Ok, thanks for that Rick. I think I'll skip on that 'film for coming up for air' method for now

  6. #6
    altair's Avatar
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    Quote Originally Posted by mdarnton View Post
    It should be a slip fit, not particularly tight, but definitely not loose. Me, I gave up a couple of decades ago, and keep a roll of plastic electrical tape in the darkroom, for one tight turn around the tank/lid joint. Even then, the little pouring cap, with its jam fit, still leaks, and I only agitate the tank while holding it with a junk dish towel.

    Yes, you need to use both reels, and fill the tank with developer, too. This prevents odd agitation effects from the tank or the developer aggressively shooting from one end of the tank to the other, jetting developer through the sproket holes:
    (photo from http://blakeandrews.blogspot.com/201...ket-holes.html

    Yes, it's a slip fit. That term fits nicely. Not a screw on fit, but a slip fit. It's snug, not too tight. Gosh, I hope mine doesn't leak as bad to need a roll of tape! Thanks very much for your tip on filling the tank, wow, haven't thought of that..but is it necessary? If so, it negates the whole 'SS tanks require less solution volume' benefit, doesn't it? My tank says 8oz of solution (only!) for 35mm, and double that for 120. So basically if I'm just going to develop 1 roll of 35mm in 1 reel, then not only do I have to put in the other reel in, I also have to fill the tank completely with 16oz of chemical solution?

  7. #7
    altair's Avatar
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    Quote Originally Posted by Jim Jones View Post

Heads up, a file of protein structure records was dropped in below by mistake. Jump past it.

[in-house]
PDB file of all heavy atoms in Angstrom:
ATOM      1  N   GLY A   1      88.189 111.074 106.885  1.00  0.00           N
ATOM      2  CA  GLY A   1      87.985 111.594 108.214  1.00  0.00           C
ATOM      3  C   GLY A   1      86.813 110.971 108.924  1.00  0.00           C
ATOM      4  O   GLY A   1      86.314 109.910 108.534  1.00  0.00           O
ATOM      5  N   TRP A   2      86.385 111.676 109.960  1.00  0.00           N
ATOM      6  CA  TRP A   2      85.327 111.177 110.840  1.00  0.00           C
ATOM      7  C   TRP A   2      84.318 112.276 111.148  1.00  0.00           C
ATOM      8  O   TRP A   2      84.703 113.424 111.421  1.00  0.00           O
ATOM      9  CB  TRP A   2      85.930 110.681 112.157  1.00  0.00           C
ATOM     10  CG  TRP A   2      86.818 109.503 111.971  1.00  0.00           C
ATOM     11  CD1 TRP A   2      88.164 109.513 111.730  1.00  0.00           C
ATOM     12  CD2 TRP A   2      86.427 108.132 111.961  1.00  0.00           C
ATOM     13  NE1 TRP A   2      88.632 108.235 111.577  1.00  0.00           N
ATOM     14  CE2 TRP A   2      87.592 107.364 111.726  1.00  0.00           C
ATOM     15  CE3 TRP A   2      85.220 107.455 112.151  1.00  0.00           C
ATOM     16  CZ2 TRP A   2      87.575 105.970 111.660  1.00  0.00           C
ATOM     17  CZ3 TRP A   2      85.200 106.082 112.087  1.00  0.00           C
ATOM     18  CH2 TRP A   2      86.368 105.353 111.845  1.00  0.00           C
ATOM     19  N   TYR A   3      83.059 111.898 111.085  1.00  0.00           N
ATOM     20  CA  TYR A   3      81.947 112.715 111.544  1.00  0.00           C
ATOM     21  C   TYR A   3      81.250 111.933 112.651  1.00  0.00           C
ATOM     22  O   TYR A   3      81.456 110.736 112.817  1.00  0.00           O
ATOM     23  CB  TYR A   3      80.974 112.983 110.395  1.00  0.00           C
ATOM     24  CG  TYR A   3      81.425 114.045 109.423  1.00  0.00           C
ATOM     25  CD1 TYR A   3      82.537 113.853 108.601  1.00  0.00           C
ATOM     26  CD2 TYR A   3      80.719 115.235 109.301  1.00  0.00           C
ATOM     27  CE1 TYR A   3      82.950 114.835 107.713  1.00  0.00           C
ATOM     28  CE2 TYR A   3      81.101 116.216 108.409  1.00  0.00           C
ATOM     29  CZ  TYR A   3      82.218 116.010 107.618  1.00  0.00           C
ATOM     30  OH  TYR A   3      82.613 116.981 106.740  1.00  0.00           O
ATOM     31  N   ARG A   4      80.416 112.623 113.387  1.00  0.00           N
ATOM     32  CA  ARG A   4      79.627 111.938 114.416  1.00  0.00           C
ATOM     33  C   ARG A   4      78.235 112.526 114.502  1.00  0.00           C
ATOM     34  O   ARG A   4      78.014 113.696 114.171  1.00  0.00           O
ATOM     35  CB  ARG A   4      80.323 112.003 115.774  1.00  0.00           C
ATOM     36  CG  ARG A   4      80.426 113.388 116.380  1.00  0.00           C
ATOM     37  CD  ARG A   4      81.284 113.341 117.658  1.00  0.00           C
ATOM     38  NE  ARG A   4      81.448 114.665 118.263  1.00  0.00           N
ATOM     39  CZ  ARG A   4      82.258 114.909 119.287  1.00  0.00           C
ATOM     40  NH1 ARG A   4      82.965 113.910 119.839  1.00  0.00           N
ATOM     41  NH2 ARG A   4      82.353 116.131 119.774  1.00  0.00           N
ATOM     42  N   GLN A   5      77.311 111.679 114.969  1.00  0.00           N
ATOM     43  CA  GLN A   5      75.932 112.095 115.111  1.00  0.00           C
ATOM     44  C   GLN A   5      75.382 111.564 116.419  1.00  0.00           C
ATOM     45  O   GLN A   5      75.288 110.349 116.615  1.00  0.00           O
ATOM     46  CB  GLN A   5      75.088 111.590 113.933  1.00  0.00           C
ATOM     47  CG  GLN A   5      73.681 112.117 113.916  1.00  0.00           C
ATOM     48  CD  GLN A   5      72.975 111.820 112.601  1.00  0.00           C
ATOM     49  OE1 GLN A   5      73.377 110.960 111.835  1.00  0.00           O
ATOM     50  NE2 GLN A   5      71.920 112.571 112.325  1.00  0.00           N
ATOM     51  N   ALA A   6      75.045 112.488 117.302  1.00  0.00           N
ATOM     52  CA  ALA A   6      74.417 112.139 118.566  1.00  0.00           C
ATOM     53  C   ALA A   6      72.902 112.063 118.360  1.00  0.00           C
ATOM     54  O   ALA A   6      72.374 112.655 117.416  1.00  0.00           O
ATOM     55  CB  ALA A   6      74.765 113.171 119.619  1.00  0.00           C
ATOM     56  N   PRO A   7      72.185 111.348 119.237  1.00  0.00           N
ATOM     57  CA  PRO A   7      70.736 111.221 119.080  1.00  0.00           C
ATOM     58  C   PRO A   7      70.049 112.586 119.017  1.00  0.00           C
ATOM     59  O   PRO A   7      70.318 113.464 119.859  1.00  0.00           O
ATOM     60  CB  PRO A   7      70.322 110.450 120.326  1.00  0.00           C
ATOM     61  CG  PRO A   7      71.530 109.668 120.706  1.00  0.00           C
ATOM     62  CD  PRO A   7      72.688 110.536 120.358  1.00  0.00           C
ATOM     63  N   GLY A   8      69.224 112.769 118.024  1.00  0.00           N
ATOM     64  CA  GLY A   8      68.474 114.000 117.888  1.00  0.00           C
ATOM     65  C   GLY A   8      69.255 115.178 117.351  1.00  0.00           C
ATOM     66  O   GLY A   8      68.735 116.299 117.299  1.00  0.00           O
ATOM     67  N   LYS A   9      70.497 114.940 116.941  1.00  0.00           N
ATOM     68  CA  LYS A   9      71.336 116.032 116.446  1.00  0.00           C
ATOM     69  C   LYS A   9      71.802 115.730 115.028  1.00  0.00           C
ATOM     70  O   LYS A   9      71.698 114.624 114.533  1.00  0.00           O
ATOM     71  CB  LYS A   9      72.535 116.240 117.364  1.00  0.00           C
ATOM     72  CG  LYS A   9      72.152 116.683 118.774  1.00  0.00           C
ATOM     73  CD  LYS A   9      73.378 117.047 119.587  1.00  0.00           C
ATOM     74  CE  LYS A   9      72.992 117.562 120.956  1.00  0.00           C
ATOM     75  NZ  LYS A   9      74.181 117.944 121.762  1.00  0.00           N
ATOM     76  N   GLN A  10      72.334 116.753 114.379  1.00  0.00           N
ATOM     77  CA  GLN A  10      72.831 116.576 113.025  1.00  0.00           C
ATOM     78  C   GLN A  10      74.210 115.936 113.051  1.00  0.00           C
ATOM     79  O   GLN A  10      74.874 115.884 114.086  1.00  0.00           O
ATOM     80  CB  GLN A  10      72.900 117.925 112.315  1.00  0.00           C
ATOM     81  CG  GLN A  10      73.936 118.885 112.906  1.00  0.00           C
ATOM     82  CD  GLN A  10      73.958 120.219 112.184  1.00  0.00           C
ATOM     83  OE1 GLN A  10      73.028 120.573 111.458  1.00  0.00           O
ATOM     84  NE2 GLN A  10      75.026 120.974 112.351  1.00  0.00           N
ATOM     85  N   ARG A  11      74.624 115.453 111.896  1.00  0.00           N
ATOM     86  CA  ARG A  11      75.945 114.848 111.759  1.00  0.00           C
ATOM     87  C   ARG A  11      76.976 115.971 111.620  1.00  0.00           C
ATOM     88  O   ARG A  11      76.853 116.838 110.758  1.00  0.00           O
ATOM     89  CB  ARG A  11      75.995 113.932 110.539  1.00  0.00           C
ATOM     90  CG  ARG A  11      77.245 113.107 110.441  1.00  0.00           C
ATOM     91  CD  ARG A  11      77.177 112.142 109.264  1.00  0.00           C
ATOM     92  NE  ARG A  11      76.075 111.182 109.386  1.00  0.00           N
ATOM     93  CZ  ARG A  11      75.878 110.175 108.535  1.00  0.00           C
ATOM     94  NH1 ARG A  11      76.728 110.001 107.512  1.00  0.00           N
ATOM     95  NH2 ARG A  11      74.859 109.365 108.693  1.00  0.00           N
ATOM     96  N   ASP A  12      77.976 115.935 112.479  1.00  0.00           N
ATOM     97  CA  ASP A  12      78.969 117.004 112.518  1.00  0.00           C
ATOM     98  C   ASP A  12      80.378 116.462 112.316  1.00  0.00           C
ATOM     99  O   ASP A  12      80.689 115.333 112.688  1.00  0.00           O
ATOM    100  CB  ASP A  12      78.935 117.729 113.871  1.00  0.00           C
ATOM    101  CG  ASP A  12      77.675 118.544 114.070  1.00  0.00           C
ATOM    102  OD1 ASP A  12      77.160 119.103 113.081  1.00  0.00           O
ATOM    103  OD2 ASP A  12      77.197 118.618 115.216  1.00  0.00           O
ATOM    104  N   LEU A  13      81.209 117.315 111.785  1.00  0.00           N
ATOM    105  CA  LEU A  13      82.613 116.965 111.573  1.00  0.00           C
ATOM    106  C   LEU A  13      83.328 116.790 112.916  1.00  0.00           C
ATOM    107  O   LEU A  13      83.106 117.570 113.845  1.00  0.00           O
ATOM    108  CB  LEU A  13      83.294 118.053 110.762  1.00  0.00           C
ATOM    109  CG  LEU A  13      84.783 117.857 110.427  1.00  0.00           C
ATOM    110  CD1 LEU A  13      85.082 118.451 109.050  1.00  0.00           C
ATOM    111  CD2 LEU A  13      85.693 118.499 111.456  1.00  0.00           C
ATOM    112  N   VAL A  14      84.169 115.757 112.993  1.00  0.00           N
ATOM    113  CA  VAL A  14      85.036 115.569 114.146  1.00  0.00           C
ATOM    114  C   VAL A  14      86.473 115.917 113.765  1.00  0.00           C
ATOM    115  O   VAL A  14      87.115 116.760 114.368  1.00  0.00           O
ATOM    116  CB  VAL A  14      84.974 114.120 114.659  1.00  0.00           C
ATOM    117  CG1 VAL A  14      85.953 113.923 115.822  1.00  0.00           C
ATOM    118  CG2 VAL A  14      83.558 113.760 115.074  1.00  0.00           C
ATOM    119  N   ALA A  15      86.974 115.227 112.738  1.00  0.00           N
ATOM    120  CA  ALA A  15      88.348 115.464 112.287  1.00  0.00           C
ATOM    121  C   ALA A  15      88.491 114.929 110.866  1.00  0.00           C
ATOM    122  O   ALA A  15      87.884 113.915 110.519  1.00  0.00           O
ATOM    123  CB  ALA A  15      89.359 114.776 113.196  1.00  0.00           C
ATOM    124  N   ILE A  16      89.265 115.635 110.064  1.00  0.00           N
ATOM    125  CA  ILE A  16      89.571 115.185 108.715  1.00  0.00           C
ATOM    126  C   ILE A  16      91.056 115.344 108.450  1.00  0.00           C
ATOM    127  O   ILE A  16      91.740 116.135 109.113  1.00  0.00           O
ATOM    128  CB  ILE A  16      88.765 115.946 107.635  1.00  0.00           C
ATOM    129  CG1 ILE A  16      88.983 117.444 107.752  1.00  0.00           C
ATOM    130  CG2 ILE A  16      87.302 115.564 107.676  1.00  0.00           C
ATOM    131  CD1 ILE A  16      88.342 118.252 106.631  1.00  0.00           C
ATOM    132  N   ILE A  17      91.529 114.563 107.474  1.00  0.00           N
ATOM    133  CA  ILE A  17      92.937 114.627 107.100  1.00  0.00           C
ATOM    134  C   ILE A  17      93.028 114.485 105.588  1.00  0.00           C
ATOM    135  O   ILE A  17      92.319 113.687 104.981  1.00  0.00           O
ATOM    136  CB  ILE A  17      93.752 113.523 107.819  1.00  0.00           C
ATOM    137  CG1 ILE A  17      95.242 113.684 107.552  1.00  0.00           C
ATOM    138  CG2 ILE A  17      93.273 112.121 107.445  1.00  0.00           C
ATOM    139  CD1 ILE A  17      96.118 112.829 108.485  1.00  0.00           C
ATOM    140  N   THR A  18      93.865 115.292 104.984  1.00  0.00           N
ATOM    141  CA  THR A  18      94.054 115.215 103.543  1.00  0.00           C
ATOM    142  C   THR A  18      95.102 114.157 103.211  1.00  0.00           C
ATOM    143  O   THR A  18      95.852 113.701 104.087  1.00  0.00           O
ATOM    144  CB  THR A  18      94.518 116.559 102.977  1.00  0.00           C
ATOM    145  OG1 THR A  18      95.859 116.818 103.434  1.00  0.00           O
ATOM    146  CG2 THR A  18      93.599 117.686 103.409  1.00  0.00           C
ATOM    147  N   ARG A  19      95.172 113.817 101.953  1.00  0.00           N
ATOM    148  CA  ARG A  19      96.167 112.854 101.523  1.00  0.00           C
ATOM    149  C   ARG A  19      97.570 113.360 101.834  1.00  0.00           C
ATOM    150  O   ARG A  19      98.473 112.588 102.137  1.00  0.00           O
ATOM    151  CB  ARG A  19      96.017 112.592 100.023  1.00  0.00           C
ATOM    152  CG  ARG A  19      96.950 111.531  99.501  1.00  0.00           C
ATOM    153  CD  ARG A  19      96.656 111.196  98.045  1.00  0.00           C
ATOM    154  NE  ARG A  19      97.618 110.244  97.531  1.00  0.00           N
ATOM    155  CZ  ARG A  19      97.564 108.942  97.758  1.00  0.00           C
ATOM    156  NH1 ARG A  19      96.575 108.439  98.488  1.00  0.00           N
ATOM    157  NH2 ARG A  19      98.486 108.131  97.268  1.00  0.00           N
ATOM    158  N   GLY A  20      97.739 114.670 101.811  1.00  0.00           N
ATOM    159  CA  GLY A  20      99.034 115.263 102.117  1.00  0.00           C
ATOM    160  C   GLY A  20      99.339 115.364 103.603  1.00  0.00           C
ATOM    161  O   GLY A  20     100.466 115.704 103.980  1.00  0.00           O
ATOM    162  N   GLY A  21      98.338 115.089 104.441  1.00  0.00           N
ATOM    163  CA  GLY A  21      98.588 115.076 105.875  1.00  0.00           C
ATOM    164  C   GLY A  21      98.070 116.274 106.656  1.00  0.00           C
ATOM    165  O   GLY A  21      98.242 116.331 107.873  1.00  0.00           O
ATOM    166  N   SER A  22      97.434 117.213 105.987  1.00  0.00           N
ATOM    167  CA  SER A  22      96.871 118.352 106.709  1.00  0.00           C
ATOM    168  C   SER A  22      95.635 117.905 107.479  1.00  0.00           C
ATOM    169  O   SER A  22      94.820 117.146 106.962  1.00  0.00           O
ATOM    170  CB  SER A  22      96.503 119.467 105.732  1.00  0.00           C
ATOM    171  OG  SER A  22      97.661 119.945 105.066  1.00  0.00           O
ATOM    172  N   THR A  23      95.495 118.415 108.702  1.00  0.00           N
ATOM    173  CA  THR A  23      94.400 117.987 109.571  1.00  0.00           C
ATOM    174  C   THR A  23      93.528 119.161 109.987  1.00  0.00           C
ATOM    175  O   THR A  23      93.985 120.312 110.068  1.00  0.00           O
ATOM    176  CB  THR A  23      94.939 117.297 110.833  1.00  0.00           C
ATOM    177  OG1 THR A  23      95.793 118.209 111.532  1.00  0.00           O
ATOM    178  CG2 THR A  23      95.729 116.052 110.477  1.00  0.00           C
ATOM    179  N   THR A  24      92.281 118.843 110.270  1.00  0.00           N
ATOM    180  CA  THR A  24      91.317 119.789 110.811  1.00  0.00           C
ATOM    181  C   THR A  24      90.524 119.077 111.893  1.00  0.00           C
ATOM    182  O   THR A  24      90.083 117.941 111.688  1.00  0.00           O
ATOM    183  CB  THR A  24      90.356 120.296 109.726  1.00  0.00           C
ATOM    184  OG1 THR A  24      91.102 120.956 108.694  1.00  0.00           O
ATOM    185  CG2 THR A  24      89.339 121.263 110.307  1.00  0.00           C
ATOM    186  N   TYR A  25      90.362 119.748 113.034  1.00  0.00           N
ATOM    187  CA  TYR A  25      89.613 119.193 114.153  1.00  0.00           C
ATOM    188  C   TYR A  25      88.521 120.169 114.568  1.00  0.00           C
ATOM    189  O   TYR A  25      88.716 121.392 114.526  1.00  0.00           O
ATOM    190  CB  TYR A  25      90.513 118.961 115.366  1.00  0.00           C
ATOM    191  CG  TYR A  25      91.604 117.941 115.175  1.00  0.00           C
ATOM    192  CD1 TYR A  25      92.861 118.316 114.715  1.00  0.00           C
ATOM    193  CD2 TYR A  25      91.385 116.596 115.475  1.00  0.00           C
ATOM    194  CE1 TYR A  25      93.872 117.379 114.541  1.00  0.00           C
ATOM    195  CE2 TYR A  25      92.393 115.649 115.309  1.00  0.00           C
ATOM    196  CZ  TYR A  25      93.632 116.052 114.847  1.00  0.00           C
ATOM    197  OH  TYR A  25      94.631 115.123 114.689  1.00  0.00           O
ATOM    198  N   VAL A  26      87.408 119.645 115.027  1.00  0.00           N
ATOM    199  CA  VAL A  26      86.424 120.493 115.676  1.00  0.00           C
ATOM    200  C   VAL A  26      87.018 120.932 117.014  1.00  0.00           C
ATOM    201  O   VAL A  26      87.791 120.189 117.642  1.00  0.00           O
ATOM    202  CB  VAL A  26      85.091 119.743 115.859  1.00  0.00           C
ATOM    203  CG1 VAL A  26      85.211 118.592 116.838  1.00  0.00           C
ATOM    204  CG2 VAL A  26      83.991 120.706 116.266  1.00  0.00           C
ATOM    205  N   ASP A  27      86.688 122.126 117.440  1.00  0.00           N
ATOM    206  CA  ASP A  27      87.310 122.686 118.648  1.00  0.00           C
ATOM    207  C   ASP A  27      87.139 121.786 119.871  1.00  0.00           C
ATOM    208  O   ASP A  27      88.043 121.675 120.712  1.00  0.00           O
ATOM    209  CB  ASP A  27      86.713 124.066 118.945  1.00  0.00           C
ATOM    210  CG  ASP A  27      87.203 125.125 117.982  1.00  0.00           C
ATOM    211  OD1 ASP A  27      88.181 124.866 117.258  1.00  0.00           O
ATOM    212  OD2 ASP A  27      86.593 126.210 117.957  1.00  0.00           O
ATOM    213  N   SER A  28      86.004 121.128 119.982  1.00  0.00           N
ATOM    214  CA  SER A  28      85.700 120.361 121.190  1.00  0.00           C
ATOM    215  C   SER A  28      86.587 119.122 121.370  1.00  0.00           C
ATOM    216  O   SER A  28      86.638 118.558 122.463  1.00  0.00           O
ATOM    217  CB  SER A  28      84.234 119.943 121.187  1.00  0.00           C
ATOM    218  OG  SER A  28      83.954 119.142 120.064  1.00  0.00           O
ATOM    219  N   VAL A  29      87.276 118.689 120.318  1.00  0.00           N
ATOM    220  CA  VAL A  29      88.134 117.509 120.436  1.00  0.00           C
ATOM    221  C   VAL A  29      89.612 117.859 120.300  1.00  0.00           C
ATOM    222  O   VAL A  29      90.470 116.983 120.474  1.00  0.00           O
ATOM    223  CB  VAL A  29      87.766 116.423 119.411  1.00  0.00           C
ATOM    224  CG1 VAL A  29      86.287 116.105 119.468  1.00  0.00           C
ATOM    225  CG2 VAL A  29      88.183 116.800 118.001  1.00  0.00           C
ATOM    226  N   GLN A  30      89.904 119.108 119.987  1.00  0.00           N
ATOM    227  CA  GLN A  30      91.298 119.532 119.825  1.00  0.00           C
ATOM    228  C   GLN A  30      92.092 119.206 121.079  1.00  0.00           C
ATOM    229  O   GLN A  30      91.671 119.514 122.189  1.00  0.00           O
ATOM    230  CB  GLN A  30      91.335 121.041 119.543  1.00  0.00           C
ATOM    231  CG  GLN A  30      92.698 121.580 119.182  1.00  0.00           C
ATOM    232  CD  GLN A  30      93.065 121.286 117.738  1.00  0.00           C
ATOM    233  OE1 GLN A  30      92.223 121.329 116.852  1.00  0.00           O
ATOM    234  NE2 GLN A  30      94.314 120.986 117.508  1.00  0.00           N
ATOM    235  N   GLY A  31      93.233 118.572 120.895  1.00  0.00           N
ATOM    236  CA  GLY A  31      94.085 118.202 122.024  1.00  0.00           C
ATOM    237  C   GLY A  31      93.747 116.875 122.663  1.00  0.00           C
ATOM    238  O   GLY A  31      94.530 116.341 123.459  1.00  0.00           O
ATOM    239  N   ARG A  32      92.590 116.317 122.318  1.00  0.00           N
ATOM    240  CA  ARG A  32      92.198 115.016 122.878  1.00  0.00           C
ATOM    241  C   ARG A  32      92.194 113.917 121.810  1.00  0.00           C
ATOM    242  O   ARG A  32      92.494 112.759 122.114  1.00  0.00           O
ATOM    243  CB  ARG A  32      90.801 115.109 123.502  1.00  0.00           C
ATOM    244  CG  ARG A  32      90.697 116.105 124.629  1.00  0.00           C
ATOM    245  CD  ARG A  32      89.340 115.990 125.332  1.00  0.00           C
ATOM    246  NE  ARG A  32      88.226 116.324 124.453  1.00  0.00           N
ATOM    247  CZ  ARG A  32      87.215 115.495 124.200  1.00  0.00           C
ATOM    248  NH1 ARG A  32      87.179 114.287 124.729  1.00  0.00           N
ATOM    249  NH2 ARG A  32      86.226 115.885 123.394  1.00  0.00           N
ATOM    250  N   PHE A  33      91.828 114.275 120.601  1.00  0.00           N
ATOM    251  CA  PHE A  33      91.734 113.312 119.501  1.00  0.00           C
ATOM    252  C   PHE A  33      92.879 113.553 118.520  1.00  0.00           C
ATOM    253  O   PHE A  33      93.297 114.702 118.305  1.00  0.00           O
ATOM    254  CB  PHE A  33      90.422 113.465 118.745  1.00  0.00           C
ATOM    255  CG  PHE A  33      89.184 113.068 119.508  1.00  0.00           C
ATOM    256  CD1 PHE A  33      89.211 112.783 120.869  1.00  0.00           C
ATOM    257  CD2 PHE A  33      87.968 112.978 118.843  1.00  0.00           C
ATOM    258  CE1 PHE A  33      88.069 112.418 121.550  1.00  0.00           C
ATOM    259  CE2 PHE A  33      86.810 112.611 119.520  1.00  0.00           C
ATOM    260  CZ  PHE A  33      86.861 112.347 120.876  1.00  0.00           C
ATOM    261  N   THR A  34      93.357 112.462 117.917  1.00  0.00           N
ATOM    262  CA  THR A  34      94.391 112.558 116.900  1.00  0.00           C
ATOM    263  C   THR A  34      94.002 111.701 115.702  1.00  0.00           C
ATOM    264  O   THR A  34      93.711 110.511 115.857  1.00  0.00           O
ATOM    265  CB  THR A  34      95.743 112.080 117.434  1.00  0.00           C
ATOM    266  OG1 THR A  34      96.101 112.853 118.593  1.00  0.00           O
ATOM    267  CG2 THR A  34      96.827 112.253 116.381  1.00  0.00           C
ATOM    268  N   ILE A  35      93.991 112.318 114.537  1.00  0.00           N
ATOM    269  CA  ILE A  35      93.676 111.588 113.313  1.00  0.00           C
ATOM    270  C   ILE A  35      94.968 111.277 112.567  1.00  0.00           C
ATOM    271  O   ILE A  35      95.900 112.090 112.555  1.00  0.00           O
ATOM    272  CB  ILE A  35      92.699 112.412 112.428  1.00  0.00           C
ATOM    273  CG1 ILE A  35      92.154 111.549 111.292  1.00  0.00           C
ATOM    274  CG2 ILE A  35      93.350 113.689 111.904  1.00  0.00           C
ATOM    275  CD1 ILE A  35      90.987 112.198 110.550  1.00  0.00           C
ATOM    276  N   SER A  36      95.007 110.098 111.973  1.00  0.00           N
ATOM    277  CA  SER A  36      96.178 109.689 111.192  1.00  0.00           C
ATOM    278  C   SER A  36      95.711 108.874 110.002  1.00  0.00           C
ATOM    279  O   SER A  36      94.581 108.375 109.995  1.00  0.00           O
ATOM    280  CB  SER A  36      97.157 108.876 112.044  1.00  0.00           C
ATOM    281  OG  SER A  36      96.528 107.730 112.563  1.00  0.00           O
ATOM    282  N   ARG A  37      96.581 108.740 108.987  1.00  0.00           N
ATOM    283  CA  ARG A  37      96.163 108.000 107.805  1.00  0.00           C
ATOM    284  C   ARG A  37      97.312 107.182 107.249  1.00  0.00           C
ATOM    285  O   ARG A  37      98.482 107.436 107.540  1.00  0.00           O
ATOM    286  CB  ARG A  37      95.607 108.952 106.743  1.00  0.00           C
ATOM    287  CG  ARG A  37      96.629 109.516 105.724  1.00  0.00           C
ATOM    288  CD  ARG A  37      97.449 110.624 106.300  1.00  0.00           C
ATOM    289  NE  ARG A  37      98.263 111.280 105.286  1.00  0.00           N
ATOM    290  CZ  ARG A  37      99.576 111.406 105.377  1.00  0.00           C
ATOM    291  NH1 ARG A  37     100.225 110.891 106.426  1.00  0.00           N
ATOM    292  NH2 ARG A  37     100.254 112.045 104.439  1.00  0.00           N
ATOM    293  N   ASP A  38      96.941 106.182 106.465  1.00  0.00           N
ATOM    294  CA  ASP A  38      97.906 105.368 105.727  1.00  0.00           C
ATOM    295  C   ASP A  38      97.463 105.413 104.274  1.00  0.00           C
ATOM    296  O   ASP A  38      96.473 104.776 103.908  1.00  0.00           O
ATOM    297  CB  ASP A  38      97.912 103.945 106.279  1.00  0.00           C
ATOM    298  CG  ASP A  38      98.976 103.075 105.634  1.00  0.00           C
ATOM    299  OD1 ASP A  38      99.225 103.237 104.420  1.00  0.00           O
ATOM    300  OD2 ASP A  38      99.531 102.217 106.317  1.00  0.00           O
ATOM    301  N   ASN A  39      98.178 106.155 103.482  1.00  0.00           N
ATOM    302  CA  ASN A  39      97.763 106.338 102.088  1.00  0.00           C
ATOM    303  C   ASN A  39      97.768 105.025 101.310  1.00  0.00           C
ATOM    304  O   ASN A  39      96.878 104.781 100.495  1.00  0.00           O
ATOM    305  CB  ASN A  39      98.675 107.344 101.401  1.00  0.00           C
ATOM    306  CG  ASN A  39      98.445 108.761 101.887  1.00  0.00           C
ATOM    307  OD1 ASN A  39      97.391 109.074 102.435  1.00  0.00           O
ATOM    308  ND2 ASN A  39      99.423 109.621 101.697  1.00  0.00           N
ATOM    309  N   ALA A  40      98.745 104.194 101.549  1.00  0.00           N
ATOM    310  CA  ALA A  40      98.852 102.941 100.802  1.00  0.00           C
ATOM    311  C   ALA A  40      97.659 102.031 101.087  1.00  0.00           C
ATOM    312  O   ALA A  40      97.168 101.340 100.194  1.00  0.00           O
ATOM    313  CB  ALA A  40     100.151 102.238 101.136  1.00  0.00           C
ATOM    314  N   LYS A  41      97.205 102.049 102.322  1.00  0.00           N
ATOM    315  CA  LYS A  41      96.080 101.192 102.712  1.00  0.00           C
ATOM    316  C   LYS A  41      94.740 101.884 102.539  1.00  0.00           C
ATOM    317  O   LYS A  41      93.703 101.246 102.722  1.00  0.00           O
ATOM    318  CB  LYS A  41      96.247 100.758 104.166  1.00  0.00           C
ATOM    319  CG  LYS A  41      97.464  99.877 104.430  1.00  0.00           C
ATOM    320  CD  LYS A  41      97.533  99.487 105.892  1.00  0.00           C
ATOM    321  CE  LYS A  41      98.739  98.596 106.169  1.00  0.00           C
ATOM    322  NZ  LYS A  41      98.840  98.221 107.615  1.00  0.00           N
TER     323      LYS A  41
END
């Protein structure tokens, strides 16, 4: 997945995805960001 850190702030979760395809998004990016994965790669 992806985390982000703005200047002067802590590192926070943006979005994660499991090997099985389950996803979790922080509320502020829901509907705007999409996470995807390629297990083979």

The lid may not be the original one. Do keep a finger on the cap when inverting. A wide rubber band around the junction of lid and tank may stop any leaks.
    Thank you. I think the lid is original to the tank, as 'Simmons-Omega' is also written on the top of the cap. I'm wondering though...since leakage seems to be a major problem, what if I agitate not by inversion by a gentle swaying motion from side to side? I used to do this with my Paterson plastic tanks, as it sometimes leaks too. Hated getting developer & fixer on my hands so much that I used that agitation method instead. Worked fine & I didn't notice any adverse effects on my negatives. What do you think?

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    The point of agitation is to get fresh chemicals in contact with the film surface...so, the method that you use really doesn't matter too much as long as you are getting the results that you want.

    At least you're not in my situation, where I have a tank lid that fits too tightly, and I can't get it to seat all the way. I've been trying to figure out how to fix that for weeks, now.

  9. #9

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    It doesn't negate SS needing less; that's compared with plastic tanks. You have a two reel tank that uses 8 oz per reel, which is a lot less than the plastic tanks. It's not made for one reel. . . that's why they make one reel tanks. If you are doing something it's not intended to do, you have to take precautions to avoid bad agitation patterns showing up on the film, and the easiest precaution is to put in both reels and fill the tank. That doesn't mean it can't be done some other way, but by doing it some other way you increase the chances things will go wrong.

  10. #10
    Jim Noel's Avatar
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    I used to have 10 or 12 SO stainless tanks all with stainless tops.
    If the tops got mixed up, some of them were so loose they would leak. I went to the extreme of marking them to prevent this problem.. The likelihood is that you got a tank with the incorrect lid.
    [FONT=Comic Sans MS]Films NOT Dead - Just getting fixed![/FONT]